profile

Remotely Interesting

Standups are outdated. Do this instead...

Published 7 months agoΒ β€’Β 9 min read

Hey there, We're back after a 3-month hiatus. Hope you are well and apologies for my absence! While the media has been busy proclaiming "remote work is dead", my business has been growing like crazy. Haven't had a single free moment to write over these last couple of months πŸ˜…

Today, I'm back with the much-requested topic of why standups are outdated. This is a two-part issue. First, we'll discuss why standups suck and what you can do instead. Then, in the next issue, I'll dive into one of the specific async approaches I use with the companies I work with. Let's get started...


​
When I ask people about their experience with daily standups, the most common answers are:

"I just give my update, then zone out. Feels like a total waste of time."
"There's always that one person that talks forever and puts us over the allotted time."
"I'm not getting any value out of them 99% of the time, but I'm still forced to attend for the 1% chance something useful comes out of it."

When the majority negatively respond to such a prevalent activity, it's no longer possible to look past the dust and decay. What was once a useful tool has now become just another dreaded meeting. The standard daily standup is outdated and ineffective, but where do we go from here?

TLDR below πŸ‘‡ | Read this on the web | Subscribe​

History

Daily standups started in 1993 and were popularized via the Agile Manifesto in 2001. In the last 30 years, the technology sector exploded, the workforce globalized, and remote work took off like a rocket ship. Yet, despite so many changes, daily standups have remained stubbornly the same.

This has caused what was once a useful mechanism to turn into a hated tool that regularly goes on too long, occurs too frequently, and includes people who shouldn't be there. It's become something that wastes everyone's time with no benefit.

This is largely due to the fact that standups were designed based on the 6th Agile principle, "Face-to-face conversation is the best form of communication." While this may have been true 30 years ago, technology has come a long way since then. This method was designed for a time of in-person office work where virtual communications involved beepers and dial-up internet.

The Agile creators who wrote that principle were not thinking of face-to-face conversations as Zoom calls. They didn't know about messaging tools like Slack or collaborative documentation like Google Docs. The possibility of teams spread across multiple time zones never occurred to them. Problems like Zoom fatigue and meeting overload weren't on their radar. The way we work, the tools we have available, and the issues we are attempting to solve are entirely different today.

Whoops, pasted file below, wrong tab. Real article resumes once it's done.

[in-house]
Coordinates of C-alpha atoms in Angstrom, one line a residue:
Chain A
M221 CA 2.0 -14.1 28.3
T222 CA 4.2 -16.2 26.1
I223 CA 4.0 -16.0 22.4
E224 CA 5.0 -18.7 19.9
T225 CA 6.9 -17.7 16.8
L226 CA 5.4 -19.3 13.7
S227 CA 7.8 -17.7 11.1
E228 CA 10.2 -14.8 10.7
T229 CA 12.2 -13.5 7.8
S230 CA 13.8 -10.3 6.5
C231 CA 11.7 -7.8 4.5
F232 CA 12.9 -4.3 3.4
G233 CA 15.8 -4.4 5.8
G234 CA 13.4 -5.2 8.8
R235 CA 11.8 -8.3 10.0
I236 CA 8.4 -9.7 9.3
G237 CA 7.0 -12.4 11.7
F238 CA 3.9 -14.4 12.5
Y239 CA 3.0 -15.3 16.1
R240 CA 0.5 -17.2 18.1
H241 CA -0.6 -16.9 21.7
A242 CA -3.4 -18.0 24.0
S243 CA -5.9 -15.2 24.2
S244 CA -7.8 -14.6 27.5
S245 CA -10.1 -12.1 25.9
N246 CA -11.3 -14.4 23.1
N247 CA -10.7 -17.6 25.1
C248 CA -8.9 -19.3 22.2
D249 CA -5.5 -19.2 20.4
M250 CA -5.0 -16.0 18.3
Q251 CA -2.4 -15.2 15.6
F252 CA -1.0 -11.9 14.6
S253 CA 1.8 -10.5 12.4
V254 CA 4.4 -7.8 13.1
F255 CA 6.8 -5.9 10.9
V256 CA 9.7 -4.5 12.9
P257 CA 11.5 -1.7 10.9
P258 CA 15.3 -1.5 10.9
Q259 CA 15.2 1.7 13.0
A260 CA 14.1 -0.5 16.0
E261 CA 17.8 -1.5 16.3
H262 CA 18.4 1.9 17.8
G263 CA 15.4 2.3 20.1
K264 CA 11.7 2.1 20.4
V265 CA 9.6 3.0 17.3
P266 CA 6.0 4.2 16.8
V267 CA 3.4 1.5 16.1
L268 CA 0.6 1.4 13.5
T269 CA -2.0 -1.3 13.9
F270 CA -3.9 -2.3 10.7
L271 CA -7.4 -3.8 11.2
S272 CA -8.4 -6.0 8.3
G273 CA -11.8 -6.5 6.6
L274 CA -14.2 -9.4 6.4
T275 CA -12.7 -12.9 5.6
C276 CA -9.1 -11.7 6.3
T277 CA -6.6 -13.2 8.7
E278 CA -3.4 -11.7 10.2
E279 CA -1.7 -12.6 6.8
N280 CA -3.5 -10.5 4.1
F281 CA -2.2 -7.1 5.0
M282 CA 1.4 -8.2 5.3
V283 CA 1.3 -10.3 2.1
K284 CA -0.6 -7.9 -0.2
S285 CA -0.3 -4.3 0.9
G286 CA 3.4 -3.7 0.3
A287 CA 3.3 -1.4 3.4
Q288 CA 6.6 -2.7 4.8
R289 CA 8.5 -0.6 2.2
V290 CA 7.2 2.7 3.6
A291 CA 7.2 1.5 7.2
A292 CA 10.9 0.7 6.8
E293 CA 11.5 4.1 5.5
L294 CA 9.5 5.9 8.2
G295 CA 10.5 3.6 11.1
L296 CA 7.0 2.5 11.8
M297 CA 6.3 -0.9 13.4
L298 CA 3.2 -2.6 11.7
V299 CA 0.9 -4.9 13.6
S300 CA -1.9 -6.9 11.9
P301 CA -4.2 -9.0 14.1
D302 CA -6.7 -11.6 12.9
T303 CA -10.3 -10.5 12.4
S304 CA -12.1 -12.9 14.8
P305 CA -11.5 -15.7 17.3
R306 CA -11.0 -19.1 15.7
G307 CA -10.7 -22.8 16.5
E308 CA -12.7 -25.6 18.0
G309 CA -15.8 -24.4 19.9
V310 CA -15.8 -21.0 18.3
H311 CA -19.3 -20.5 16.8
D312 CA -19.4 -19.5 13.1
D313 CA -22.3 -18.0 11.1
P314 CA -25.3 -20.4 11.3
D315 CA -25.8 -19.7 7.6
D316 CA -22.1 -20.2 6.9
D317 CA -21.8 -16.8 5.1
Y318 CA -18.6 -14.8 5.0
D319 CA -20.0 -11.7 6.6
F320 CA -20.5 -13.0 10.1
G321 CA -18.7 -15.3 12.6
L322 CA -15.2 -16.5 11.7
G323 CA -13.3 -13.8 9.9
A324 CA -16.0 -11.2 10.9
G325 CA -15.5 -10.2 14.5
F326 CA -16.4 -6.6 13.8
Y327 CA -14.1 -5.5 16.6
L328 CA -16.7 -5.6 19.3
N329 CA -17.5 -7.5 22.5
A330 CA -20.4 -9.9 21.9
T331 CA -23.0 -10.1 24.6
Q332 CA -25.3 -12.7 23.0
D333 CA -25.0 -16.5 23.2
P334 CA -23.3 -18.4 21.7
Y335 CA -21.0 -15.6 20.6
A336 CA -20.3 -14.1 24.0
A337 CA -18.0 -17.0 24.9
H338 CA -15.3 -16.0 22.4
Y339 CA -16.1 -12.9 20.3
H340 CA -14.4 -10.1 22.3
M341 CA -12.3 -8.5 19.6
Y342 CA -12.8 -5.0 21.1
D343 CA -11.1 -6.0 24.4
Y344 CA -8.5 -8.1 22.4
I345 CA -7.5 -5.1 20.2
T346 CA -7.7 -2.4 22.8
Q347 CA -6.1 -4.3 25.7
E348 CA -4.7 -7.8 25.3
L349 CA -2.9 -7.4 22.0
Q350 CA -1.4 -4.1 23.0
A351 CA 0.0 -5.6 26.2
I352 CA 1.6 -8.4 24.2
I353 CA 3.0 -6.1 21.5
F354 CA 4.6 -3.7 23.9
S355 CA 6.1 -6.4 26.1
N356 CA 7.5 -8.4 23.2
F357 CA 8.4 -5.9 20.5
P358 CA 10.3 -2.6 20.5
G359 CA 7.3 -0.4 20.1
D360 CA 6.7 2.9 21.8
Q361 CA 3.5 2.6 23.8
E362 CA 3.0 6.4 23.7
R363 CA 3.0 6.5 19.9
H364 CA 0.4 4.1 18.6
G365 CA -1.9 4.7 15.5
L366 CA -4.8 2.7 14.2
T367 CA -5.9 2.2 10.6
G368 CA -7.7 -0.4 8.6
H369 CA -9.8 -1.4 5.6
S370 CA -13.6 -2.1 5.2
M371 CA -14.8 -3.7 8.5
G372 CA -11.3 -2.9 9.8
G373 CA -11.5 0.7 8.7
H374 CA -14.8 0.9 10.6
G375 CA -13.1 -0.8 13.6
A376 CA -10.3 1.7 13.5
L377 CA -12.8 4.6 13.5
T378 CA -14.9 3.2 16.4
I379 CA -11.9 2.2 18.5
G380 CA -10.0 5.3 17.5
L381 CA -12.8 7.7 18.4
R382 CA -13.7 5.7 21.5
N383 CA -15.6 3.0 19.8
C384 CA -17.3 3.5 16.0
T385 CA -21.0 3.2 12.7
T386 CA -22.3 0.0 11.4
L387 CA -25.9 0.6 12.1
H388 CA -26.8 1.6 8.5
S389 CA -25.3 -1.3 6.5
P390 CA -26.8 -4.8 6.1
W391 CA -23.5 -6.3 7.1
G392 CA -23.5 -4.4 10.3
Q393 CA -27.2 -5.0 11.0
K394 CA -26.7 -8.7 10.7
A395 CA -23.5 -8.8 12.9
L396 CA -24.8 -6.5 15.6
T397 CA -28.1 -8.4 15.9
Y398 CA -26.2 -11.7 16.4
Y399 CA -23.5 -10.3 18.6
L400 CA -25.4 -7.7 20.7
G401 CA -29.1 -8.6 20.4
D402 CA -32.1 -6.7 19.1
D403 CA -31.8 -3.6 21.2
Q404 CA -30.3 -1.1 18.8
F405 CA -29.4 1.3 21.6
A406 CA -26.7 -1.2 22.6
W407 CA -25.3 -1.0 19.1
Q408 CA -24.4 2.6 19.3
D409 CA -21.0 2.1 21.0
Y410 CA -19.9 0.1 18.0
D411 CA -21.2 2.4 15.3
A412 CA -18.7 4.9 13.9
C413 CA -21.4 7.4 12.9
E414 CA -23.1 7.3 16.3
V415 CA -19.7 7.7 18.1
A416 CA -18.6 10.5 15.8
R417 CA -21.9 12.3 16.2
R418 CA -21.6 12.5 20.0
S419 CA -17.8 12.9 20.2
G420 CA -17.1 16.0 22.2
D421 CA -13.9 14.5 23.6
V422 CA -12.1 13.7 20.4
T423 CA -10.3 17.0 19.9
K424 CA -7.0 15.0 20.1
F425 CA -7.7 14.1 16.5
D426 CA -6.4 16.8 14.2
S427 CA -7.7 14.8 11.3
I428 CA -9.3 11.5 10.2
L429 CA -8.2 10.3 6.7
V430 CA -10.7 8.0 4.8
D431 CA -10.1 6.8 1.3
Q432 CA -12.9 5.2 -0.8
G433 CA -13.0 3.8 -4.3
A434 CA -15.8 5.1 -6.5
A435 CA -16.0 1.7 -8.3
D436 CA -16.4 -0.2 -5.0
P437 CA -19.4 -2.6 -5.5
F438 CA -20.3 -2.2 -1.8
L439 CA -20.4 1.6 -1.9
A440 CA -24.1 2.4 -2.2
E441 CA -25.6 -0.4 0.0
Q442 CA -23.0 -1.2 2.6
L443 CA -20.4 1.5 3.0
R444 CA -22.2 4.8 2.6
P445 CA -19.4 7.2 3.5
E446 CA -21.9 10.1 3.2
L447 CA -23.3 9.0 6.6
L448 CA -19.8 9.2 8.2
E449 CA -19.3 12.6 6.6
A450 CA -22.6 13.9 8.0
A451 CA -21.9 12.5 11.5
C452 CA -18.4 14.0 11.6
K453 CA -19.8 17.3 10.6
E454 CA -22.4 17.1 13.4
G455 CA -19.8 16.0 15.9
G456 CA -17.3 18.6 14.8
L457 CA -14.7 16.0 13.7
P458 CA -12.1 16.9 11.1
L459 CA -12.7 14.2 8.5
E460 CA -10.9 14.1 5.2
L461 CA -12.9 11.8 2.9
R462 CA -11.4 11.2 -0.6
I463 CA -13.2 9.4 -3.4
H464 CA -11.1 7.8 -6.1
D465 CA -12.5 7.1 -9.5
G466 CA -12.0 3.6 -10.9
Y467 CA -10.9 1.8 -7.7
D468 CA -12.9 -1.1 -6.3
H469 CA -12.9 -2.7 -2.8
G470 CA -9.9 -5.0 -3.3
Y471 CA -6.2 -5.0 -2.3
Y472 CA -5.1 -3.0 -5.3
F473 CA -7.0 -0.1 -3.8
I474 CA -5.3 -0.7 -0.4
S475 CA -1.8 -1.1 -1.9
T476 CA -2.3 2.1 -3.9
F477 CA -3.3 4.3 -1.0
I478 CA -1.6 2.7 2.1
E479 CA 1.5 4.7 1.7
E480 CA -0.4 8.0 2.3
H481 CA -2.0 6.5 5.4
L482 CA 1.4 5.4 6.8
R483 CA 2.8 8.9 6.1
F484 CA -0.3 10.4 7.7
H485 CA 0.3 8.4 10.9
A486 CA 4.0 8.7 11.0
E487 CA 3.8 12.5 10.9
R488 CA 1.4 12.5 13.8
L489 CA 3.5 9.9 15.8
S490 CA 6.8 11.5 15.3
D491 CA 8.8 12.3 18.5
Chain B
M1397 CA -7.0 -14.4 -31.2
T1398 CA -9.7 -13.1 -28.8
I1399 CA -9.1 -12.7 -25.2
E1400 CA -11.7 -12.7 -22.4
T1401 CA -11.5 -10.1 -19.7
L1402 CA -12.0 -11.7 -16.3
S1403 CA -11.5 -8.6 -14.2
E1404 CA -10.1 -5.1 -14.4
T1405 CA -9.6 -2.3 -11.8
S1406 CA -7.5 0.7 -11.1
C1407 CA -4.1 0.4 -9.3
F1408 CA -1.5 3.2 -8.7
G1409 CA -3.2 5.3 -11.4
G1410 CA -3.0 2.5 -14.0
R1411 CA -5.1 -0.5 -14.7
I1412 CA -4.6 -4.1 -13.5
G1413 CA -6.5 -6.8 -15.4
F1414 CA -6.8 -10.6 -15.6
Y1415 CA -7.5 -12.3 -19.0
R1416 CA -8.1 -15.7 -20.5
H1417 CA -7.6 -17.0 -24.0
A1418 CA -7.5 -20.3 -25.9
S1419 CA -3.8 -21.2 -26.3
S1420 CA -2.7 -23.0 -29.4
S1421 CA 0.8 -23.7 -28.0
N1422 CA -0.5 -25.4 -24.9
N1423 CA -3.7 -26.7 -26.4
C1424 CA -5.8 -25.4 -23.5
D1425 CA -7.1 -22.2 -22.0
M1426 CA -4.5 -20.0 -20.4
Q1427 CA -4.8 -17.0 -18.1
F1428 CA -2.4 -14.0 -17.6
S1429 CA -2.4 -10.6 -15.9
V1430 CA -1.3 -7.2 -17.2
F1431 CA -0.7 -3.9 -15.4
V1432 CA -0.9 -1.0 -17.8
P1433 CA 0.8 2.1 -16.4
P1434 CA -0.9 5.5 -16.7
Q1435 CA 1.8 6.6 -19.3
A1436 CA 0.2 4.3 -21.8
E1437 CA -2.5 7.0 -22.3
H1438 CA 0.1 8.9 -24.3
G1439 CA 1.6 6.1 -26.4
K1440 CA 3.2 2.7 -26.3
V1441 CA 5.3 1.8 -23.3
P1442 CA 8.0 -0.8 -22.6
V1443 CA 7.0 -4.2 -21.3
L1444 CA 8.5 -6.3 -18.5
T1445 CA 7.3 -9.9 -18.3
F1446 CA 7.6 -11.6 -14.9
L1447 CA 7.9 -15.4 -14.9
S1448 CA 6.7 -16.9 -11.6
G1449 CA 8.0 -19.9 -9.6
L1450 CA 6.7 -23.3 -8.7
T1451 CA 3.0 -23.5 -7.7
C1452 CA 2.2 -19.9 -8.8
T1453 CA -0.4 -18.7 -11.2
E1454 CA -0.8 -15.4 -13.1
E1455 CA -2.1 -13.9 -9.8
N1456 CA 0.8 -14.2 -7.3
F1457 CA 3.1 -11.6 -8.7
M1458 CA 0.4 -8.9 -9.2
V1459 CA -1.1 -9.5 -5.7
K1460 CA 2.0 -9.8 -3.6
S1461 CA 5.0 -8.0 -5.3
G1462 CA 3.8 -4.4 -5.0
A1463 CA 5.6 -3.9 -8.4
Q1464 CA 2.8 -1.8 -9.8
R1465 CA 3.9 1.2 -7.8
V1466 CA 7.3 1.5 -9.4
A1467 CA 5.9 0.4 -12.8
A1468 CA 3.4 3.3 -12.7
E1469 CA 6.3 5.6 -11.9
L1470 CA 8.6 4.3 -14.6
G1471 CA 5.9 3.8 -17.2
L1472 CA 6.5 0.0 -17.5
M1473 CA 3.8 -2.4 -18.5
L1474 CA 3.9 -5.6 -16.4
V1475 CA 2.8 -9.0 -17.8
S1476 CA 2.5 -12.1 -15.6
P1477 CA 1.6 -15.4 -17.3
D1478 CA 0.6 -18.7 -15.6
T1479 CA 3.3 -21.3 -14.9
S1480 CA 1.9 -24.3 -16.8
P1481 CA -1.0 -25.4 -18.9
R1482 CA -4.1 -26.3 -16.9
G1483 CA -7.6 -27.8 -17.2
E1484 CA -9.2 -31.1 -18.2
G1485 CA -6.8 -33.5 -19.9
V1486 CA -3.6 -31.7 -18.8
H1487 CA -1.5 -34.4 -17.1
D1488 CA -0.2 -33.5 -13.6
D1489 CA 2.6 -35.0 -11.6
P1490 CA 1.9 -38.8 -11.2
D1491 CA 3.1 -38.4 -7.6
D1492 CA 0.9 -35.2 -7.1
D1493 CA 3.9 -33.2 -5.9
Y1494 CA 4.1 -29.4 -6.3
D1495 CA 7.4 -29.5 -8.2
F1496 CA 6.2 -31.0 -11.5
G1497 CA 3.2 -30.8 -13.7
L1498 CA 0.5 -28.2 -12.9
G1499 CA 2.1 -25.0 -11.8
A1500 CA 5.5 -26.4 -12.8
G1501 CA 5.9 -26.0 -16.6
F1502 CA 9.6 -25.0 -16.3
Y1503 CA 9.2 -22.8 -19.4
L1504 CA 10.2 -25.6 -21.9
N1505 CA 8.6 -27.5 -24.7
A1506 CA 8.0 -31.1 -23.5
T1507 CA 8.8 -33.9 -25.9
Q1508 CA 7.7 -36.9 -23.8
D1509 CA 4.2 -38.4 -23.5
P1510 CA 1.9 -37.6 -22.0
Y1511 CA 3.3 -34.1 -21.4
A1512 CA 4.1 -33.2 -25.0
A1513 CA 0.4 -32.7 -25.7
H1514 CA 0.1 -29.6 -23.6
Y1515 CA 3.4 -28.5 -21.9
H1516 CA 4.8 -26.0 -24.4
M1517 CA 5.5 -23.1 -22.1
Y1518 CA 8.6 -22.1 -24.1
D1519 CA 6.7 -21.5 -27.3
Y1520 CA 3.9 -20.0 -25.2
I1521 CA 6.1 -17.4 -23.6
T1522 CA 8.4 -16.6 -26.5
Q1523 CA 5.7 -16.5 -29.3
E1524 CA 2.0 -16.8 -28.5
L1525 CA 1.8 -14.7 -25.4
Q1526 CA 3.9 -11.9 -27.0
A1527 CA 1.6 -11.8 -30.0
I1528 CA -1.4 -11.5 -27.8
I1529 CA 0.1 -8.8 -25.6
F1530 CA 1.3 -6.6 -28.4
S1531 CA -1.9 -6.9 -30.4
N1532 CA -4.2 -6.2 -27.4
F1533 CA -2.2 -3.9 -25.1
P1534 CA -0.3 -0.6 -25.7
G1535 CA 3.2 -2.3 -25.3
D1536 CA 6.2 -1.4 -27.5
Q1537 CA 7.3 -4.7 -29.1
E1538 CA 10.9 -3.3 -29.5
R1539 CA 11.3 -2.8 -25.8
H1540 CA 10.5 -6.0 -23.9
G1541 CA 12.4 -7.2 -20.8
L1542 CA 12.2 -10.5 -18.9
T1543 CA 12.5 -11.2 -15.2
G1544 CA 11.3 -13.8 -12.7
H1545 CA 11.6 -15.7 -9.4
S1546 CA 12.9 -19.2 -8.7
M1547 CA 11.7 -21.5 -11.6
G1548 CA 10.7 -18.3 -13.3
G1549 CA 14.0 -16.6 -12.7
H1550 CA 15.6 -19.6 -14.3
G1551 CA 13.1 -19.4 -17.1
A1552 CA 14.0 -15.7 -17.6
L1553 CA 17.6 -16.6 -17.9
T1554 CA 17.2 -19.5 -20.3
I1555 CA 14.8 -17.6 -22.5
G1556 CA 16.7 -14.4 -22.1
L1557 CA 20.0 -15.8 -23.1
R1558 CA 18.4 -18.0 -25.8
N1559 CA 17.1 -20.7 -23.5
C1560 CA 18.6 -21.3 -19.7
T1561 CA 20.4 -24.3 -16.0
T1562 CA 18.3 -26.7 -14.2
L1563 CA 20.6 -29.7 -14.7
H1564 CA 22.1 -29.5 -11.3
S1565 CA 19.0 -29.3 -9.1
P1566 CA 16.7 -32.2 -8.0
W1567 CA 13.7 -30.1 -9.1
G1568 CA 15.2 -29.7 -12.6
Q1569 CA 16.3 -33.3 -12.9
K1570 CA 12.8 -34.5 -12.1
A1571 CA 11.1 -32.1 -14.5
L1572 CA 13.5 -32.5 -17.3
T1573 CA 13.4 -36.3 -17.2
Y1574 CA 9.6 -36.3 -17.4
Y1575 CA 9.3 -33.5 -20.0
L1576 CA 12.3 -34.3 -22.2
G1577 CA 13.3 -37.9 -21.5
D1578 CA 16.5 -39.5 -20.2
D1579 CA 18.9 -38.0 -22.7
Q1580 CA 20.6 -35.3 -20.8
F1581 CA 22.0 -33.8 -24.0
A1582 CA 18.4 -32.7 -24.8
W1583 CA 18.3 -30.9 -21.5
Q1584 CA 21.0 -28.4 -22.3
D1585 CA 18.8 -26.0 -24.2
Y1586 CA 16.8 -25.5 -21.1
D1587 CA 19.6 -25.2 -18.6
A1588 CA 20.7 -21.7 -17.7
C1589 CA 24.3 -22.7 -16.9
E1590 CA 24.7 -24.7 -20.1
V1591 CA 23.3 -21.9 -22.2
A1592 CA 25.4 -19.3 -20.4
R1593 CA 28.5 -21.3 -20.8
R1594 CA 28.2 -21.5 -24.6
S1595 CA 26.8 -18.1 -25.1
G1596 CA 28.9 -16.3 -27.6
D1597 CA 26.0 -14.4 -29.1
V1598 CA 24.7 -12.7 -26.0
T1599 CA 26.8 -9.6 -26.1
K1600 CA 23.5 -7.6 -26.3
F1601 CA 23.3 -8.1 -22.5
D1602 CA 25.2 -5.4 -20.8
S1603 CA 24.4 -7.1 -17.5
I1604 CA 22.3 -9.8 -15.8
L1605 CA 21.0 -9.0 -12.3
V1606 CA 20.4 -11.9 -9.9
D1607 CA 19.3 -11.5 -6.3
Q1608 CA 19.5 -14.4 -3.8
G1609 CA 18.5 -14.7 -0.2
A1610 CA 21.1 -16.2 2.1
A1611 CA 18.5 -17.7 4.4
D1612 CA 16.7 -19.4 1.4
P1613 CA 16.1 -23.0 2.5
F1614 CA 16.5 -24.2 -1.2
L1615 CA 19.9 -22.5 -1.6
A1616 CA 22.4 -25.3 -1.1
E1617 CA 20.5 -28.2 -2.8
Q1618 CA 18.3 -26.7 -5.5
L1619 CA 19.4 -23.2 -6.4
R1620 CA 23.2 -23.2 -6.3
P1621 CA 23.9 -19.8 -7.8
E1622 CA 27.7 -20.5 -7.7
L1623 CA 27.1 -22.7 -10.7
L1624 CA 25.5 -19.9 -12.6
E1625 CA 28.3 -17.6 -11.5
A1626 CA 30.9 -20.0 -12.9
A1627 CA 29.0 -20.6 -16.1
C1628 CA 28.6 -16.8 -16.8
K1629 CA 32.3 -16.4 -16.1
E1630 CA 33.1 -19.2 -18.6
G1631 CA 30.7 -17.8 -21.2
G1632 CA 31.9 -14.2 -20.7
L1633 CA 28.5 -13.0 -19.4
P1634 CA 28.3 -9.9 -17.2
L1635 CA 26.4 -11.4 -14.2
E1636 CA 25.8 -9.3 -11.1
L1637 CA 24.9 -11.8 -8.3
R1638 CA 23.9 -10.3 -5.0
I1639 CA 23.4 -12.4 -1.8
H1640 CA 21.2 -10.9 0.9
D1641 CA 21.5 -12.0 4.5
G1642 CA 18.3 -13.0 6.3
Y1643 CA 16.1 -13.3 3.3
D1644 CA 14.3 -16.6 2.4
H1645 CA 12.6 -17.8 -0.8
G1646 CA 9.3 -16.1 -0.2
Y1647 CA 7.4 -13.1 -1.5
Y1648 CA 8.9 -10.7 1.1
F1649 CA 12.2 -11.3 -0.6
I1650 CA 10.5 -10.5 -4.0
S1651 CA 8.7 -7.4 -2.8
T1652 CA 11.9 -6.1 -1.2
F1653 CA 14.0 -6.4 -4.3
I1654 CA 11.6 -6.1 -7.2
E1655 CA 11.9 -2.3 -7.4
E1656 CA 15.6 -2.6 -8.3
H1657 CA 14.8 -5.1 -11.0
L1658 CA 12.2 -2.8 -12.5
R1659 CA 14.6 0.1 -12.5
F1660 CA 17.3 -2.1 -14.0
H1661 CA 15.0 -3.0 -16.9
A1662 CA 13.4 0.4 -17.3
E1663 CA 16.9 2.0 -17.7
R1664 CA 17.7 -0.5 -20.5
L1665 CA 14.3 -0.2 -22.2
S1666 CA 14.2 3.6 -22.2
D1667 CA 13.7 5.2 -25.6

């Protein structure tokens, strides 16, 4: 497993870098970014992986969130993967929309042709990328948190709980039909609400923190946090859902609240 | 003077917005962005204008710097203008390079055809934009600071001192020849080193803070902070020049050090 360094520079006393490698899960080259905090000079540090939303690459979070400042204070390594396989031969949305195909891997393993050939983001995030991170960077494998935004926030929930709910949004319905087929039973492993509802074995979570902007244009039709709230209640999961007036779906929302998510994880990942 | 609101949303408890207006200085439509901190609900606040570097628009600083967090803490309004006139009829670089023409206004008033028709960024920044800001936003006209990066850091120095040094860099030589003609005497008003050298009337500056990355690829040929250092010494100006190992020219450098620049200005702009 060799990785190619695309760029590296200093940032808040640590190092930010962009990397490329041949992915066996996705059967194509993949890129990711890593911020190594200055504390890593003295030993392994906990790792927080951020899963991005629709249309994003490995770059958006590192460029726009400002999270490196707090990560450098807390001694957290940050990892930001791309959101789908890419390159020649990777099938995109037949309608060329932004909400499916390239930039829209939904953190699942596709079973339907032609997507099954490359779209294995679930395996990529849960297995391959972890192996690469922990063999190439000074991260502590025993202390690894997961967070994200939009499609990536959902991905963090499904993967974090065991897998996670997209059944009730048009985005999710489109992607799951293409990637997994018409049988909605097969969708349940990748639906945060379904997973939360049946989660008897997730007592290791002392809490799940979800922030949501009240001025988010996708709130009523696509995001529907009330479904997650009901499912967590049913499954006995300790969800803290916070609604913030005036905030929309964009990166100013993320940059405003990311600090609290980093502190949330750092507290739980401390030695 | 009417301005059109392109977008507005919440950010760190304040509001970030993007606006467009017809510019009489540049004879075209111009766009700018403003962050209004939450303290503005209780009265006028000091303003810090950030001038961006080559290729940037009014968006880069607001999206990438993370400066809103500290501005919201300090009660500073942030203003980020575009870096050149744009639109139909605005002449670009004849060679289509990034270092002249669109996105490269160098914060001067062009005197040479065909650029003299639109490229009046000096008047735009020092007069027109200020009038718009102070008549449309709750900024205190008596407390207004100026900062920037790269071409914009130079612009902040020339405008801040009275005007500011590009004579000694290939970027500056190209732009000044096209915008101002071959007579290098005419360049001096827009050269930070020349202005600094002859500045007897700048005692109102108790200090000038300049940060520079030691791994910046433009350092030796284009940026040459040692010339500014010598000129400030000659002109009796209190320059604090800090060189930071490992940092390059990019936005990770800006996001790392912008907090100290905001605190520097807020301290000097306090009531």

When we use outdated methods to solve today's problems, we work against ourselves, which impedes all progress. And, as we know, anytime we attempt to replicate what worked in the office remotely, we end up degrading the remote work experience and decreasing productivity. It's a different medium that requires a different approach.

​

Why Daily Standups Are Ineffective

People for daily standups will say they are great for everything from status updates, blocker resolution, team alignment, and socialization. I argue this is way too much to handle effectively in what's supposed to be a 15-minute meeting. Also, the notion that a synchronous meeting is the best method to cover most of those items is ill-conceived.

If we go back to best practices, we know synchronous is best used for speed and relationship-building.

Speed because you can get an answer instantly since everyone is there and available. Connection because people connect best when they're creating experiences together. Everything else is typically best done asynchronously.

So let's break down the purpose of daily standups to see where it fits in with best practices for our new ways of work:

  1. Status updates - This is information sharing which is best done async so there is an automatic log, information is clearly communicated, and it gives team members the flexibility to catch up in their own time.
  2. Blocker resolution - This one is tricky. You could argue that there is a need for speed for blocker resolution (which would be best done synchronously). However, if your team needs this daily, there are bigger issues at play.
  3. Team alignment - Another area best done async, which creates space for well-thought replies and resources to reference. Did you know only 30% of adults pick up on things best verbally? While synchronous might be best for addressing significant conflicts, async practices are best for everyday team alignment.
  4. Socialization - While this is typically best done synchronously, the time limit, forced nature, and work focus of daily standups make them far less effective than other options.

Daily standups are ineffective for remote teams because they use the wrong communication method for their purpose. All the common issues people experience with them, from the call going on too long to including people that shouldn't be there to wasting everyone's time, all stem back to this root problem.

Proponents of the Agile methodology will argue they're only ineffective without best practices. But even with best practices, daily standups are still not the best method and weren't designed for today's work.

When I recently posted my thoughts on standups, it spoke volumes to me that the people defending them in the comments were primarily people running them (not attendees). Makes you wonder, who are daily standups really serving?

​

Alternatives

If daily standups aren't the answer, what is? Unfortunately, there's no one-size-fits-all solution, so it depends on the team. To start, ask your team what they like and dislike about your current standups. The best people to tell you how to fix it are the ones dealing with it.

Once you have feedback, consider experimenting in one of these three areas:

  1. Move parts of the standup async - If switching completely to async standups is too daunting, consider just switching the part where everyone provides their update. Then, you can instead use the synchronous time to address blockers and connect with the team.
  2. Reduce the frequency - Do you really need to meet daily? Unless you're in a micromanagement culture, meeting daily is probably unnecessary. Consider trying out reducing the frequency to once or twice a week. A small change like switching to Tuesday/Thursday standups eliminates 60% of the standup meetings from your team's calendar. That adds up to a significant chunk of time over a year. Consider whether this time is actually best spent on a standup call.